Australian continent shifts with the seasons, says a new study

Australian continent

Australian continent shifts and tilts back and forth by several millimeters each year because of changes to the Earth’s center of mass, according to a new study.

The findings could help scientists better track the precise location of Earth’s center of mass, which is important for GPS and other satellite measurements, according to the study’s author.

All bodies have a center of mass, or the average position of the mass of an object. Earth’s center of mass lies roughly at the center of the planet’s molten core, about 6,000 kilometers (about 3,700 miles) beneath the surface.

Seasonal changes to the distribution of water on Earth’s surface–largely through precipitation and evaporation–shift the planet’s center of mass a few millimeters in different directions.

The new study finds these movements cause Earth’s smallest continent to move back and forth with the seasons.

Australia moves northwest by about 1 millimeter during its summer (winter in the Northern Hemisphere).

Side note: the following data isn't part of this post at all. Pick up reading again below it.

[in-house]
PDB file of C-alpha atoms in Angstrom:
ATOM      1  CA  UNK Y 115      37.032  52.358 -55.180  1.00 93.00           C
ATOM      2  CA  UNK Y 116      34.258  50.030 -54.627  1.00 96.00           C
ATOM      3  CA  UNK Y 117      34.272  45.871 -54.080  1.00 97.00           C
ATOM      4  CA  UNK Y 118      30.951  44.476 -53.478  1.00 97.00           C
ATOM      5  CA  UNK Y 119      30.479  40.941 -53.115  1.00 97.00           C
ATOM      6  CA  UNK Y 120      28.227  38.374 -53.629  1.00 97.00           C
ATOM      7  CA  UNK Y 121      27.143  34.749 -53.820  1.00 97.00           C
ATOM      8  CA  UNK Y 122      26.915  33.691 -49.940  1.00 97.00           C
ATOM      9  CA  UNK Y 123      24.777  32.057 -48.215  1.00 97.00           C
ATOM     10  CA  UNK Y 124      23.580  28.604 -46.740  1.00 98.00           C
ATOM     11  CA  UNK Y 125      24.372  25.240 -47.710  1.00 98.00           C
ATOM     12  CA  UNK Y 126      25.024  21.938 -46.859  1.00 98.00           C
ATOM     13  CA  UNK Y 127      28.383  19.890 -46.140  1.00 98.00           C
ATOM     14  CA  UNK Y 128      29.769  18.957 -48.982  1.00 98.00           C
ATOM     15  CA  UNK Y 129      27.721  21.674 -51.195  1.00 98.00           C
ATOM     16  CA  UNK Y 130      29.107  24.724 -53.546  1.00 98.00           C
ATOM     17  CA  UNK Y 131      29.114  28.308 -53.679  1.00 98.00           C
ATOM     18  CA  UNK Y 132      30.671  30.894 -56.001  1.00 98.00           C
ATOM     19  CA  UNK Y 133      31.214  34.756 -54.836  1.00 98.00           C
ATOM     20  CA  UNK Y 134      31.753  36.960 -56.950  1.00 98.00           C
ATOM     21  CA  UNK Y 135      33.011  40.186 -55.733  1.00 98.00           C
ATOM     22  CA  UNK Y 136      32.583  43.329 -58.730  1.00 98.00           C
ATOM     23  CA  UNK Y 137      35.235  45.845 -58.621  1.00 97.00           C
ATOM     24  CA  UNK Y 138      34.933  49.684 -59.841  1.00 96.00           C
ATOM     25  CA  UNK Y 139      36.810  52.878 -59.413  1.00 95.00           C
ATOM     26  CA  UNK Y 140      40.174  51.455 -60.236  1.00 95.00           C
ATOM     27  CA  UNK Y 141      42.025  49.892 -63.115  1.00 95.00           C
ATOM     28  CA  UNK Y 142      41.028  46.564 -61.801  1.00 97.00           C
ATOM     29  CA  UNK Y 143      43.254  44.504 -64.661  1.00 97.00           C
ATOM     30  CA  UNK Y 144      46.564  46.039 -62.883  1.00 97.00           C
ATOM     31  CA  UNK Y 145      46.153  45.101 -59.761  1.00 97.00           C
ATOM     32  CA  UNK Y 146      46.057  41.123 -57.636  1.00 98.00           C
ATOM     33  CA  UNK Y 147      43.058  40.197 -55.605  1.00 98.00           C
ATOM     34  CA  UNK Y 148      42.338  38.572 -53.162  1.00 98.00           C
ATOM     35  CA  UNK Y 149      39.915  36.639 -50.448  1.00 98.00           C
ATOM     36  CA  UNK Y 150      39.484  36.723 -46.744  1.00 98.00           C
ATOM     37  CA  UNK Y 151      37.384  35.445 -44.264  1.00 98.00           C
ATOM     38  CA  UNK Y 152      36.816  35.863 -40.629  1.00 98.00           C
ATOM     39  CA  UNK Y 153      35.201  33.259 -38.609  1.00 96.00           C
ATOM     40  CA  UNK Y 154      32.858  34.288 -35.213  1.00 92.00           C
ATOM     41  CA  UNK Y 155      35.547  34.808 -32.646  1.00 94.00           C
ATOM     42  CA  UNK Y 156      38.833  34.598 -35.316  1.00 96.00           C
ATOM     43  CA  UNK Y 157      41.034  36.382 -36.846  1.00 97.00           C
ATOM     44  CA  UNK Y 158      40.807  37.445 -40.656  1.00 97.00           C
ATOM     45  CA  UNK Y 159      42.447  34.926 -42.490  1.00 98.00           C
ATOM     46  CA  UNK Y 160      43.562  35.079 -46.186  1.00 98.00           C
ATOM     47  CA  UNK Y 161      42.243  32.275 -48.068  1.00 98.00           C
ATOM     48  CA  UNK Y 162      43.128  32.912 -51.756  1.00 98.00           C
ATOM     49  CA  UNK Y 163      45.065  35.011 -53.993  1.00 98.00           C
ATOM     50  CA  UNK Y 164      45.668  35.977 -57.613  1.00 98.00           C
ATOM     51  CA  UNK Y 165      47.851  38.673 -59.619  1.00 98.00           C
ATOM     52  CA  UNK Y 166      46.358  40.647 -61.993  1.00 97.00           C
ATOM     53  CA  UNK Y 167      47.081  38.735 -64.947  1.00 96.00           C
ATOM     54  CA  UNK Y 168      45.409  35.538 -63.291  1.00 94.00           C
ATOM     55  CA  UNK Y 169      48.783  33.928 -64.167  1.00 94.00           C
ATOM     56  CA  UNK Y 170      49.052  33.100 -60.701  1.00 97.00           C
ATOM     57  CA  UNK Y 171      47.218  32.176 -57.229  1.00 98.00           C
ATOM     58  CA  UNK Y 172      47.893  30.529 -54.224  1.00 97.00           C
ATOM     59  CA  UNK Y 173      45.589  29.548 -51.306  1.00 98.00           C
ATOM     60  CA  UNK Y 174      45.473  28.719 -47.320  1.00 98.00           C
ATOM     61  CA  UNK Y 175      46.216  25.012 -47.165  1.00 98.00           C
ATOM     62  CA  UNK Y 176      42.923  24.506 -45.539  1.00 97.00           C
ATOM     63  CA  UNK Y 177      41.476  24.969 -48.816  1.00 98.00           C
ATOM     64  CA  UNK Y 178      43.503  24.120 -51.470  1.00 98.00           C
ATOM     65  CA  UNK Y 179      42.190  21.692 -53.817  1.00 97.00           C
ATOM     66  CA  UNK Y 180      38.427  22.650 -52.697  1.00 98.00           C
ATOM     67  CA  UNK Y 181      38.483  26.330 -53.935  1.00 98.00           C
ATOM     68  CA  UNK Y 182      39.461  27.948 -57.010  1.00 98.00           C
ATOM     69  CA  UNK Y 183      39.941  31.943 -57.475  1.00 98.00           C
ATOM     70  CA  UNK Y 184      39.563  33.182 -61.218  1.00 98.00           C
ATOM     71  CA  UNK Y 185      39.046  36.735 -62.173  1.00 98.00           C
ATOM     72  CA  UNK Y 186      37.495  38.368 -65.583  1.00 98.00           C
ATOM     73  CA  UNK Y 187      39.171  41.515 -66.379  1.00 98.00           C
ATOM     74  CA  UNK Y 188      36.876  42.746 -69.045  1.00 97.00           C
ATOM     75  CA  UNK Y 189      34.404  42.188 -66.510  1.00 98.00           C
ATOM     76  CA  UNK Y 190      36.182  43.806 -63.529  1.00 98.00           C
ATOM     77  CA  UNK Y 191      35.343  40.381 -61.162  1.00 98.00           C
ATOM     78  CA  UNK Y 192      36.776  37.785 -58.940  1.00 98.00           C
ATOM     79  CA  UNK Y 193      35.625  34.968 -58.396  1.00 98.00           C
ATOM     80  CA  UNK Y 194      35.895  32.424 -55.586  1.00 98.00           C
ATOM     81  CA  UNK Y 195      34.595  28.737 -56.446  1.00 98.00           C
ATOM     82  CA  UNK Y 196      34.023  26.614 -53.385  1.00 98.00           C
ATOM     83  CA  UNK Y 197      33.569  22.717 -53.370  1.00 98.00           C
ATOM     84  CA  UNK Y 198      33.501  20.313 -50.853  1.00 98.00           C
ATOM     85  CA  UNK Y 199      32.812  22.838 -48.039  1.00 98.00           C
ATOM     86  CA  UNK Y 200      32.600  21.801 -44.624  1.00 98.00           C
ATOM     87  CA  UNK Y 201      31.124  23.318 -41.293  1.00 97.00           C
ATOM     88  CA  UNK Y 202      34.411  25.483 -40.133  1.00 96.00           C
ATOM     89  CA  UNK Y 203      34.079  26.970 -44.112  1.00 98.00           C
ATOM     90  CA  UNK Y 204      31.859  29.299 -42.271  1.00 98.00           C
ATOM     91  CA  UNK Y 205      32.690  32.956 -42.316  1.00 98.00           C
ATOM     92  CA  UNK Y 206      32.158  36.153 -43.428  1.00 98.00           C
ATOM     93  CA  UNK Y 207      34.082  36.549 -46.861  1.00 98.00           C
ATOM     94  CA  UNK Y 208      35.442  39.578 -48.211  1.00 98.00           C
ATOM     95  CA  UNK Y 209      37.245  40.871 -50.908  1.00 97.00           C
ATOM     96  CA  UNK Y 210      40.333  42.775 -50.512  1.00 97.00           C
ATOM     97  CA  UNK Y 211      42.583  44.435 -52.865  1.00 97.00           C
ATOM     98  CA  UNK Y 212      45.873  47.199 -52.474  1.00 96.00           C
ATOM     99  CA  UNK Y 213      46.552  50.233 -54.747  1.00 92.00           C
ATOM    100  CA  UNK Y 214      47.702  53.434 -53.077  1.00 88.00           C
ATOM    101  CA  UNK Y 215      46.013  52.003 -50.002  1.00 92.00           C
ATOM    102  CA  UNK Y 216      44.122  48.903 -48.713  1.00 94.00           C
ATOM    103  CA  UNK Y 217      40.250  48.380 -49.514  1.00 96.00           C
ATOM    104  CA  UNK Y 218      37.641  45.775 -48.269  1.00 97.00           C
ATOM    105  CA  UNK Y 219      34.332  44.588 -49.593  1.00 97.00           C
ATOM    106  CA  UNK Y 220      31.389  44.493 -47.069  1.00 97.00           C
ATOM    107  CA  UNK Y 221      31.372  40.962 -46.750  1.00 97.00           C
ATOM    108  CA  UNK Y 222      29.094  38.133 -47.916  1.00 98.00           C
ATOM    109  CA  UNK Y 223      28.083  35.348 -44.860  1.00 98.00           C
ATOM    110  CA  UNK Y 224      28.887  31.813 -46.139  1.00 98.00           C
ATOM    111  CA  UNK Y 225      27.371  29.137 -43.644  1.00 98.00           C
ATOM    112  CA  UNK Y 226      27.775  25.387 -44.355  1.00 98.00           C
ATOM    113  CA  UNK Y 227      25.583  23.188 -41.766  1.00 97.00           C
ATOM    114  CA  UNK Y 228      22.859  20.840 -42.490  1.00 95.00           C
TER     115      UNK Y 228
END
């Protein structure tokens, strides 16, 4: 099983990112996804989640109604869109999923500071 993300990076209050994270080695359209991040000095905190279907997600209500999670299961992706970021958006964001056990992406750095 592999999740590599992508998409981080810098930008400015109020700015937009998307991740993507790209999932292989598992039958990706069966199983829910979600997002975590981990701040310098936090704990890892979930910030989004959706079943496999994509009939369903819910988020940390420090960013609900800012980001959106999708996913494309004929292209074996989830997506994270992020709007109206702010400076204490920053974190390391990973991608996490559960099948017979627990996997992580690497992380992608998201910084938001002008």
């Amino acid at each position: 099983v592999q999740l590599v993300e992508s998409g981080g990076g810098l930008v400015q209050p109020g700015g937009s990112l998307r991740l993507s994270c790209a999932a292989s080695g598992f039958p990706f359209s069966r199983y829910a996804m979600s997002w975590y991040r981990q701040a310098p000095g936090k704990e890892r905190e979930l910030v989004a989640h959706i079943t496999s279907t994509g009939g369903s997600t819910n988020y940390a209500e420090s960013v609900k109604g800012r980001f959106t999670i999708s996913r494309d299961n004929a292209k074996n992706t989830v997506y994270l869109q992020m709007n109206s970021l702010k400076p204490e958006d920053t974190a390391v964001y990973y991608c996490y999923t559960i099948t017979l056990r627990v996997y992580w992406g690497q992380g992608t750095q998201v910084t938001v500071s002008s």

At the same time, its northwestern edge tilts downwards by 2 to 3 millimeters, while the southeastern edge is lifted up by 2 to 3 millimeters.

During its winter (summer in the Northern Hemisphere), the trend reverses, and the continent shifts southeast and reverses its tilt.

These changes are not enough to be felt by the country’s inhabitants but are enough to be detected by satellites.

To track Australia’s motion, the researchers measured changes in the locations of 14 land-based GPS stations across the continent.

Although their orbit is about 20,000 kilometers (12,500 miles) above Earth’s surface, GPS satellites can detect changes to land-based stations that are smaller than a millimeter.

The researchers then used data from the Gravity Recovery and Climate Experiment (GRACE), which uses two satellites to measure changes in the strength of gravitational pull over Earth, to measure the location of water.

While the result may not amount to much of a difference on a day-to-day basis, it could be a concern for precision measurements, like those taken to determine sea level.

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Citation: Han SC. (2016). Seasonal clockwise gyration and tilt of the Australian continent chasing the center of mass of the Earth’s system from GPS and GRACE. Journal of Geophysical Research, published online. DOI: 10.1002/2016JB013388.
Figure legend: This image is credited to Hans Braxmeier.